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ROI: Making A Better Business Case To Demonstrate The Value Of DAM

by Ralph Windsor on July 30, 2013

Over the last few months we have been looking at the flawed nature of classic ROI calculations as applied to DAM and how these nearly always contain misconceptions embedded within the calculations which can invalidate the conclusions of any study.  A few people have contacted me about these articles and also I have found similar pieces that support the same argument.  As I suspected, this is far from unique to DAM software but can be found across the board in numerous other fields also.

Andy Rudin has written these articles: ROI Calculus: More SWAG than Swagger and the follow-up:  Look Ma! No ROI!.  The second is of particular interest as I believe we have now fully debunked the myths behind ROI calculations and the next challenge is finding some other more plausible method for demonstrating the value that DAM solutions can offer.  Obviously we have many vendors who read DAM News and this article is useful as it is presented from the perspective of a solution provider who wants to avoid getting coerced into phoney ROI battles with either their prospect or the competition.  Andy presents three recommendations:

  • Align with their strategic objectives: i.e. showing that your product can help them get where they currently plan to go.
  • Demonstrate how to reduce the organisation’s risk.
  • Provide options and flexibility to allow them to incrementally assess effectiveness and change direction if required.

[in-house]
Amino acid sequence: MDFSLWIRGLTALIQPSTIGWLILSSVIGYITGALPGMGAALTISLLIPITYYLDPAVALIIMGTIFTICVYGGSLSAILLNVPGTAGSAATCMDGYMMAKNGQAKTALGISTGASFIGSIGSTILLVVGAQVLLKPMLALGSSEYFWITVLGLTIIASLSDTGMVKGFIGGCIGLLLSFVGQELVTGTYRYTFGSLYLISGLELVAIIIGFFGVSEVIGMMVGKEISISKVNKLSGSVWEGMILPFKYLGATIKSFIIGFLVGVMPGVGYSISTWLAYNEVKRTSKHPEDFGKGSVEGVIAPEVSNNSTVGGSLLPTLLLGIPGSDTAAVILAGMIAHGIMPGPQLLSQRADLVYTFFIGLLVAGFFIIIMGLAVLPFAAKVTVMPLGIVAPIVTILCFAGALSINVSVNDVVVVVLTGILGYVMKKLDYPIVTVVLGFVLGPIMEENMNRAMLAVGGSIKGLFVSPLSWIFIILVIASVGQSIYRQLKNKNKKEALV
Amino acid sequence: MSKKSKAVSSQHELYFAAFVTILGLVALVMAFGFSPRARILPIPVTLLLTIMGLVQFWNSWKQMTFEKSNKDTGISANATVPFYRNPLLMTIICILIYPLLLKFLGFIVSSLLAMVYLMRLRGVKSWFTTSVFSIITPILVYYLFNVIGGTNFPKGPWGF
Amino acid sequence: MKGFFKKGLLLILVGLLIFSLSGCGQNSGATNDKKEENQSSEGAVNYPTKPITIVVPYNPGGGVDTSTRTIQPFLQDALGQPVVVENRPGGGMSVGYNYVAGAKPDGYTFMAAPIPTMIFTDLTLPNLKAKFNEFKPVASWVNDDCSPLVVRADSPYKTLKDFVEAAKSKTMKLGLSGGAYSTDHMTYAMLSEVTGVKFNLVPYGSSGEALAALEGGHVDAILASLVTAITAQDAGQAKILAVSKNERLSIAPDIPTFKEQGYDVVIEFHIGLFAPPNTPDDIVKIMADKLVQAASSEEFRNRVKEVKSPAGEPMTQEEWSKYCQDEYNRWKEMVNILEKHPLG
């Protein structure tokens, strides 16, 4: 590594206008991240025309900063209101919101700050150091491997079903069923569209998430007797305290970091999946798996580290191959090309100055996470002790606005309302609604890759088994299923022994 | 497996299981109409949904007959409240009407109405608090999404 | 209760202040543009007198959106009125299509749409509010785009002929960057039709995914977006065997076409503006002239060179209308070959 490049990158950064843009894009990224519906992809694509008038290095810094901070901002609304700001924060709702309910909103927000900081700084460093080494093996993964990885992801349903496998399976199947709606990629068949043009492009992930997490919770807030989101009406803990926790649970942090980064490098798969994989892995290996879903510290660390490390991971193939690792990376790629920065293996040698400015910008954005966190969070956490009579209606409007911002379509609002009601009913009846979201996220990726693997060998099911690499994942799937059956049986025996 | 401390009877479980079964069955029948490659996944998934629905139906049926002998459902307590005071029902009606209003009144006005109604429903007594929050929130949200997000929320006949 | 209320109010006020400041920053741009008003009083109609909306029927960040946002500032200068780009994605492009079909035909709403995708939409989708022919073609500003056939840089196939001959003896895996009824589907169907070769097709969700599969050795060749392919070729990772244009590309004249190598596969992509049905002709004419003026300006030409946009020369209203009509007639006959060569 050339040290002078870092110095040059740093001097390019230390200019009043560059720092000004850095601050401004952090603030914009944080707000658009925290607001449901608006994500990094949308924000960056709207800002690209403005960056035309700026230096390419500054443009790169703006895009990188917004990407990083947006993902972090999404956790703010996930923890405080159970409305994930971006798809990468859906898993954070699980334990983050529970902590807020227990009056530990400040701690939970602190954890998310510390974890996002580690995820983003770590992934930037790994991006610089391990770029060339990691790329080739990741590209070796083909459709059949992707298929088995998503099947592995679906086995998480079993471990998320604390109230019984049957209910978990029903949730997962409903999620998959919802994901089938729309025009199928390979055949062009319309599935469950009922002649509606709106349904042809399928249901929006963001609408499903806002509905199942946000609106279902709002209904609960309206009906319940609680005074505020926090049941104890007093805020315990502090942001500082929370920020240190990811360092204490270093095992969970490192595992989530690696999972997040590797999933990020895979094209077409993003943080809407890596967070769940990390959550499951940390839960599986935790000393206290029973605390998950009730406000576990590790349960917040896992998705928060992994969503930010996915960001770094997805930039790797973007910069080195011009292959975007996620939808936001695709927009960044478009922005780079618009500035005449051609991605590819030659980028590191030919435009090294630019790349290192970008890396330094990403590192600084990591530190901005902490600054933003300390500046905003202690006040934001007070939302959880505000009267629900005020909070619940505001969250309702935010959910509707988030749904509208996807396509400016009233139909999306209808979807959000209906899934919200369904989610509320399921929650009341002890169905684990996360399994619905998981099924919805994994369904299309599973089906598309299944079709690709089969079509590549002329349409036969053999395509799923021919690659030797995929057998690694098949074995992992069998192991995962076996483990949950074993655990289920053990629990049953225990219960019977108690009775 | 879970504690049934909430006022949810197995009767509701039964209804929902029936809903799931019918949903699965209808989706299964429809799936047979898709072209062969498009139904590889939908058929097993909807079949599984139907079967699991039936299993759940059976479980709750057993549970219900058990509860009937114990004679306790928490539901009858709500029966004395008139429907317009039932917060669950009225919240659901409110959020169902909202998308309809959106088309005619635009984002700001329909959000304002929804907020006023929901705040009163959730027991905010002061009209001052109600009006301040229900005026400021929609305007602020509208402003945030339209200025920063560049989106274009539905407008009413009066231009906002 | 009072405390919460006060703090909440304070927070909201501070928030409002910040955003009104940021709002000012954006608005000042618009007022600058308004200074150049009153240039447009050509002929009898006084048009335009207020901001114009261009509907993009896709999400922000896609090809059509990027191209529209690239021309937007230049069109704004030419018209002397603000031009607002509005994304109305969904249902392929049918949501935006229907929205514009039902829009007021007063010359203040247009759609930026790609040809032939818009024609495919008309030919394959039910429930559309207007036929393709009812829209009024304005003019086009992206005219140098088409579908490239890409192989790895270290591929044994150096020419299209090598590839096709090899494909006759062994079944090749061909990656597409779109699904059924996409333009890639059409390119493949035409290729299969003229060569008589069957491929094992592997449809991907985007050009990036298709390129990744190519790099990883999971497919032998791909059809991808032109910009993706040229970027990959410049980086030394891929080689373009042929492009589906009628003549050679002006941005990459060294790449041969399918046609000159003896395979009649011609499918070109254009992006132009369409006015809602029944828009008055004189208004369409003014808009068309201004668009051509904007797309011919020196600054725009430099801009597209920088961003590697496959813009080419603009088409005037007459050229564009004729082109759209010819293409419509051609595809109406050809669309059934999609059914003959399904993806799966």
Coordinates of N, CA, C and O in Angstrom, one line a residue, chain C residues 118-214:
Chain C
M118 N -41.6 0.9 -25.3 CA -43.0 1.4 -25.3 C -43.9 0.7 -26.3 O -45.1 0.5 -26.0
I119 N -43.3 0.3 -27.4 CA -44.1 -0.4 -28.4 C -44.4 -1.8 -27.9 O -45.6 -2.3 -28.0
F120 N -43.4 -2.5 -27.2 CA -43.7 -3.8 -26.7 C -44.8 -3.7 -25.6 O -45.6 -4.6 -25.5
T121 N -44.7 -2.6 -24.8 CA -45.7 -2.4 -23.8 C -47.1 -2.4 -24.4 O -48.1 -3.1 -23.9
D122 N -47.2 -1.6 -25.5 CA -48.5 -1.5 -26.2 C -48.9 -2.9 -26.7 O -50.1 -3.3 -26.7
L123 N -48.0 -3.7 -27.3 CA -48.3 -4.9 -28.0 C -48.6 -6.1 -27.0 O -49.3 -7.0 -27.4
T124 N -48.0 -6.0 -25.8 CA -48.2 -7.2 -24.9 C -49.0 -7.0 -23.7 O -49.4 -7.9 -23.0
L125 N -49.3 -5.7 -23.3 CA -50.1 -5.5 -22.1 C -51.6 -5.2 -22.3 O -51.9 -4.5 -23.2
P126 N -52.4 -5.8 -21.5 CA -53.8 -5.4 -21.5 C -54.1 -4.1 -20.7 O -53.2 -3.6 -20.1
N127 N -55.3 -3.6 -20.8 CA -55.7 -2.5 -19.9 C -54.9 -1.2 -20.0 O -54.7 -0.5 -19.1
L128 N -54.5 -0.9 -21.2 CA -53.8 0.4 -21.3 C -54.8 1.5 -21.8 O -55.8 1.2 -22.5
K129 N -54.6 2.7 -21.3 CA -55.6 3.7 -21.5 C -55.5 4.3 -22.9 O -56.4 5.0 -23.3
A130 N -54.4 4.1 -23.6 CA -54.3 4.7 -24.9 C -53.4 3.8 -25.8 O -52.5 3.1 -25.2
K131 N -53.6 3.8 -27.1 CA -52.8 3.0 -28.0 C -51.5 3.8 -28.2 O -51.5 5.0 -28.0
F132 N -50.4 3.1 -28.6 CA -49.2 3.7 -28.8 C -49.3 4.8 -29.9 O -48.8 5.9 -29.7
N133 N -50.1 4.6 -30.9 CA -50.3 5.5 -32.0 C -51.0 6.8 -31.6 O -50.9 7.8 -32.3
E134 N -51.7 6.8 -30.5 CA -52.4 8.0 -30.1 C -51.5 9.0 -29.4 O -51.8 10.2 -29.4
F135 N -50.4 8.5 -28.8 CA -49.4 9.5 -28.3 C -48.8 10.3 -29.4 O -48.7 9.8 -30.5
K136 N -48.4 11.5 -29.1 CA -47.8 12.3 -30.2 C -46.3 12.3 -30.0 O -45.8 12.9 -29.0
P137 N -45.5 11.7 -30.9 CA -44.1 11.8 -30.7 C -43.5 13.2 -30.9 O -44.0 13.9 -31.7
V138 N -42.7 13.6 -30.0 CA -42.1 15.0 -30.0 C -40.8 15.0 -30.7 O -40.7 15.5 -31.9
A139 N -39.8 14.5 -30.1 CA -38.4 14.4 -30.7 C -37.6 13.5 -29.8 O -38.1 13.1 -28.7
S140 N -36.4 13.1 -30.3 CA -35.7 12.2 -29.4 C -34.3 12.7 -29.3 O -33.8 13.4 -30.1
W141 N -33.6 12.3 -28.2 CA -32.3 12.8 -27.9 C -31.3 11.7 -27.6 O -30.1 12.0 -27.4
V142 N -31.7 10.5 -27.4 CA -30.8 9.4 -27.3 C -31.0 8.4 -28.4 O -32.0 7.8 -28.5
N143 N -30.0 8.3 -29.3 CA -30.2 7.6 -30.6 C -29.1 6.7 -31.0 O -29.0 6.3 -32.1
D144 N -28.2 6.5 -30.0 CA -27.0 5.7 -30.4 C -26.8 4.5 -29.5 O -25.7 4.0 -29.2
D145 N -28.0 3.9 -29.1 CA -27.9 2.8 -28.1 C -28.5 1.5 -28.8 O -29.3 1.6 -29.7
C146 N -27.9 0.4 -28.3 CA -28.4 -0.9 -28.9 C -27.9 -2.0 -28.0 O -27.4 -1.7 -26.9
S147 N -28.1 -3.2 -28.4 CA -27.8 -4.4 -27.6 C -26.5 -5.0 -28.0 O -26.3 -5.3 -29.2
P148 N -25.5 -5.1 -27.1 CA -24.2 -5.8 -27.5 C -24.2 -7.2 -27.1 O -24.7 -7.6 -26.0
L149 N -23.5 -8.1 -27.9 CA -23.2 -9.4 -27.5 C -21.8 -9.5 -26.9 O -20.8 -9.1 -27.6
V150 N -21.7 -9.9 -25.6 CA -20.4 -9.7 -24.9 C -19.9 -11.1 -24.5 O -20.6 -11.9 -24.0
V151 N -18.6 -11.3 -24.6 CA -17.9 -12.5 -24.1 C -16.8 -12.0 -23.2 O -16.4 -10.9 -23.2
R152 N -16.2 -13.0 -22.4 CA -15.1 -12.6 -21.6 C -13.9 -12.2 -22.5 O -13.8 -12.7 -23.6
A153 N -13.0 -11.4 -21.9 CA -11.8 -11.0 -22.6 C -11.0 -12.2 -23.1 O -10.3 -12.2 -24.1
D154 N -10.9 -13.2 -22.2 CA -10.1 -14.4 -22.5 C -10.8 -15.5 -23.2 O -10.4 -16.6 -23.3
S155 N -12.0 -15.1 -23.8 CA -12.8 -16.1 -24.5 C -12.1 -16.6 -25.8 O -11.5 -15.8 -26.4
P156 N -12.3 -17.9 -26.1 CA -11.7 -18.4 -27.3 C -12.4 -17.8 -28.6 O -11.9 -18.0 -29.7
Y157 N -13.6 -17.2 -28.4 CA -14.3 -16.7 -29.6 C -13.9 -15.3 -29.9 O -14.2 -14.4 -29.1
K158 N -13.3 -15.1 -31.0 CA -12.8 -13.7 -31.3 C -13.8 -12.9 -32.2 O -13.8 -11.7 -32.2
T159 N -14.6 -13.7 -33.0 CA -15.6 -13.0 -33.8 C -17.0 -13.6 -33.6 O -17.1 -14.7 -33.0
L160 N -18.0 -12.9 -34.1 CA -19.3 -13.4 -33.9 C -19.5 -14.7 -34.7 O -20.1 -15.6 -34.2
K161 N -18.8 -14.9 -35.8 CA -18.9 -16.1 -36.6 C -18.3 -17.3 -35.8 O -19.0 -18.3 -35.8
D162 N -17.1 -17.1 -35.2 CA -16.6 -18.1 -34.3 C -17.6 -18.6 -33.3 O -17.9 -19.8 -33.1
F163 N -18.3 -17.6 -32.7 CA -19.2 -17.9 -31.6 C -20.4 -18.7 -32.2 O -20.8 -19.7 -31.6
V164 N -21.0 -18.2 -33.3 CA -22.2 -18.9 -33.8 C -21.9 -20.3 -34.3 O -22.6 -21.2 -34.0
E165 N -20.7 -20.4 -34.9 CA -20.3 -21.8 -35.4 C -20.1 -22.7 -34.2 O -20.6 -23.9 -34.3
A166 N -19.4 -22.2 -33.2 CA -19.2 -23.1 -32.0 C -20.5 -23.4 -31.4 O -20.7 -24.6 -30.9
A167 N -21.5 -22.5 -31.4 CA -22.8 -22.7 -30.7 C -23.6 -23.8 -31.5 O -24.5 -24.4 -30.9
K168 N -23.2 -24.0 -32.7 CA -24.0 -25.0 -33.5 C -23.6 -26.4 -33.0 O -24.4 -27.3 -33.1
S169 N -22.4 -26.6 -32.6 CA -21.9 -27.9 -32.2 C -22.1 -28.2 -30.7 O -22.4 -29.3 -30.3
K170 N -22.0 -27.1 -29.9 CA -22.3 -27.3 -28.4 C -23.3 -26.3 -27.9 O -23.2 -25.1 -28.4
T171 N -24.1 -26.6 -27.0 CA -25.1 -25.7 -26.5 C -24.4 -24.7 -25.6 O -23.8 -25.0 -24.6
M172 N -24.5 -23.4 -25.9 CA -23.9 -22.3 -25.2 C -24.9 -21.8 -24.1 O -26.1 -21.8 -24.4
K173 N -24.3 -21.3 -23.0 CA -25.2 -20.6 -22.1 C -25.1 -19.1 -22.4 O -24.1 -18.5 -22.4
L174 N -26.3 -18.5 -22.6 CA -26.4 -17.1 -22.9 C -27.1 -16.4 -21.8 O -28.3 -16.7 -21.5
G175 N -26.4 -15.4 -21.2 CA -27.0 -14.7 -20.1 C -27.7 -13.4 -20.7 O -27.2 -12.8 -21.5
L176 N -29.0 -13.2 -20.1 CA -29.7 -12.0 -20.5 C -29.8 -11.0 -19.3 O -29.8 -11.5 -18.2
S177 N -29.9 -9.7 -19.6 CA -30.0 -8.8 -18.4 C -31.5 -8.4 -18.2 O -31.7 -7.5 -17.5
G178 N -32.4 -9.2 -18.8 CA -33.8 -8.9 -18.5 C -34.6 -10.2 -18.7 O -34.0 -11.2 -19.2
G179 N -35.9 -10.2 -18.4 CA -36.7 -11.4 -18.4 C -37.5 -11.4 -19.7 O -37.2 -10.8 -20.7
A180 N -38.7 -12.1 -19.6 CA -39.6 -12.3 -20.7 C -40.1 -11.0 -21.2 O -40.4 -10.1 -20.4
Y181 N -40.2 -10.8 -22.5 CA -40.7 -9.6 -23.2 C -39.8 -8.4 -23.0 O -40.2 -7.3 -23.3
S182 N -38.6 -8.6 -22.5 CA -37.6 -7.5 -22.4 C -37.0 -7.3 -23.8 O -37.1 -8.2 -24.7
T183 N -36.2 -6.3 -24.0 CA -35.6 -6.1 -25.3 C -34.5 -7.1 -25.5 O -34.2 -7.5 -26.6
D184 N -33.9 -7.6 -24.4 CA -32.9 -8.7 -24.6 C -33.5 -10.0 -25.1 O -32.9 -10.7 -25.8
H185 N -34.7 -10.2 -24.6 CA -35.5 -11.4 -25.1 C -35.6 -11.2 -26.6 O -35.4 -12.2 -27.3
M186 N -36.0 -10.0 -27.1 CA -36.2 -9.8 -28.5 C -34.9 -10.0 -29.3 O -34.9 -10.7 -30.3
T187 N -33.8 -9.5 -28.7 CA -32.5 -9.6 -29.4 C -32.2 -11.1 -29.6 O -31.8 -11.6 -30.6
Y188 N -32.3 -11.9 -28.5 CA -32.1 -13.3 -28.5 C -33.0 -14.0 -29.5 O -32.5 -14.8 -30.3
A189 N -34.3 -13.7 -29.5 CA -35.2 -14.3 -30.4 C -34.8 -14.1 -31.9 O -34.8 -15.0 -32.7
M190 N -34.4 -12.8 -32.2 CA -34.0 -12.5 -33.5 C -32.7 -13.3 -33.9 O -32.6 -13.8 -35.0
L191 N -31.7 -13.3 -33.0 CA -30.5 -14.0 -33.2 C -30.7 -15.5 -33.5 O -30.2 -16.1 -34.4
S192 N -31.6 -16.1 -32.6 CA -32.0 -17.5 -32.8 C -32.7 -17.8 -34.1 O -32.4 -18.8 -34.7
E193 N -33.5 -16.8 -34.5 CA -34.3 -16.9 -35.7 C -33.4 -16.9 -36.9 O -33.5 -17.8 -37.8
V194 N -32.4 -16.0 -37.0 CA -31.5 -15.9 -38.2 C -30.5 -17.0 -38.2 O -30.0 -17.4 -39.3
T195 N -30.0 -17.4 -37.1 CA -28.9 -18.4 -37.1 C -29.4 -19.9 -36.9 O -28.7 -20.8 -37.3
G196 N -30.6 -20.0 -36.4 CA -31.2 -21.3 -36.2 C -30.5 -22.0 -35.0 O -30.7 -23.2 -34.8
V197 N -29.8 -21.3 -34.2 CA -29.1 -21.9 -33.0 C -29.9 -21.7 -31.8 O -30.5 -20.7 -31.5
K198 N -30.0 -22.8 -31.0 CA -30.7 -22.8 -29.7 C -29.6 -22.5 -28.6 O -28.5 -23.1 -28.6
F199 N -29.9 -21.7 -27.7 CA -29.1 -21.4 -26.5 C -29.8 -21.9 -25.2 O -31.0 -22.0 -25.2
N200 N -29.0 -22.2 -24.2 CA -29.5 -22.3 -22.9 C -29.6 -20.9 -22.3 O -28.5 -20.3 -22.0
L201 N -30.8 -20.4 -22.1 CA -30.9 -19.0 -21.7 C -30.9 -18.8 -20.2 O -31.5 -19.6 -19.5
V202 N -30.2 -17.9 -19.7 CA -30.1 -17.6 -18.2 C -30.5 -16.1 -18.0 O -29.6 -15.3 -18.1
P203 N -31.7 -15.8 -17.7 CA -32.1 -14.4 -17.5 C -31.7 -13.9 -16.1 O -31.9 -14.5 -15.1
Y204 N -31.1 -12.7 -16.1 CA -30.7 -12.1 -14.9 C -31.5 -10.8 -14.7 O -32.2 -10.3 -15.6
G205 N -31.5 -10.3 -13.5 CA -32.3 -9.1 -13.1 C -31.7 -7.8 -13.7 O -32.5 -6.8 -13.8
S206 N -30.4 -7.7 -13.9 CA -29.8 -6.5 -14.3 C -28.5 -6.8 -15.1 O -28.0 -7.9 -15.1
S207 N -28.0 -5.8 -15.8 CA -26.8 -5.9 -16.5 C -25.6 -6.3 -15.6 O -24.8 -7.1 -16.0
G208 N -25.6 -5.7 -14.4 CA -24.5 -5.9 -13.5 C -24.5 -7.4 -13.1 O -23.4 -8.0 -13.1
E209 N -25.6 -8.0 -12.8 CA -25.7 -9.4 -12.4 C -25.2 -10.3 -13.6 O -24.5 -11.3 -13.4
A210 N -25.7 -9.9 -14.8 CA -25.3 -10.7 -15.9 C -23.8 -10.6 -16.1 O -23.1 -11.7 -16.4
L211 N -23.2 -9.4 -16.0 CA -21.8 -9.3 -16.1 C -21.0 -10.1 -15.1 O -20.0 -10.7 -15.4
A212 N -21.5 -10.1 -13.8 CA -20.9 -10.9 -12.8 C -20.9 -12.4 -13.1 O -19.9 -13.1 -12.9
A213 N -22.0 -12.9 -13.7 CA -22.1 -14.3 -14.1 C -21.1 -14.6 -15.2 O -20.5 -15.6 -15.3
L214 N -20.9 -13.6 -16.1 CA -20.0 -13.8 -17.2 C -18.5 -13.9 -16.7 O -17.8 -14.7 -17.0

Reducing this stuff to simplistic ROI quantification removes understanding the strategic value gained from owning these advantages—and that’s the point. If your competitors are going to beat you on strategic enablement, they must prove themselves superior strategic enablers. That means not giving them a pass by allowing them to simply pump fluffier numbers through canned spreadsheet algorithms…Strategic enablement. Low risk. Options value. These are sales hammers best not ignored. Sometimes, the things that are the most difficult to measure are also the most consequential in predicting an outcome—in this case, successful results.” [Read More]

As much as the vendors get given a verbal kicking for these kind of bogus studies, it has to be said that in a fair number of cases, the prospective client share an equal or even greater amount of the blame by asking for them in the first place.  They need to be educated to allow to them to understand that reductionist methods don’t usually work when it comes to making accurate predictions about the impact on productivity of some complex device such as a DAM system.

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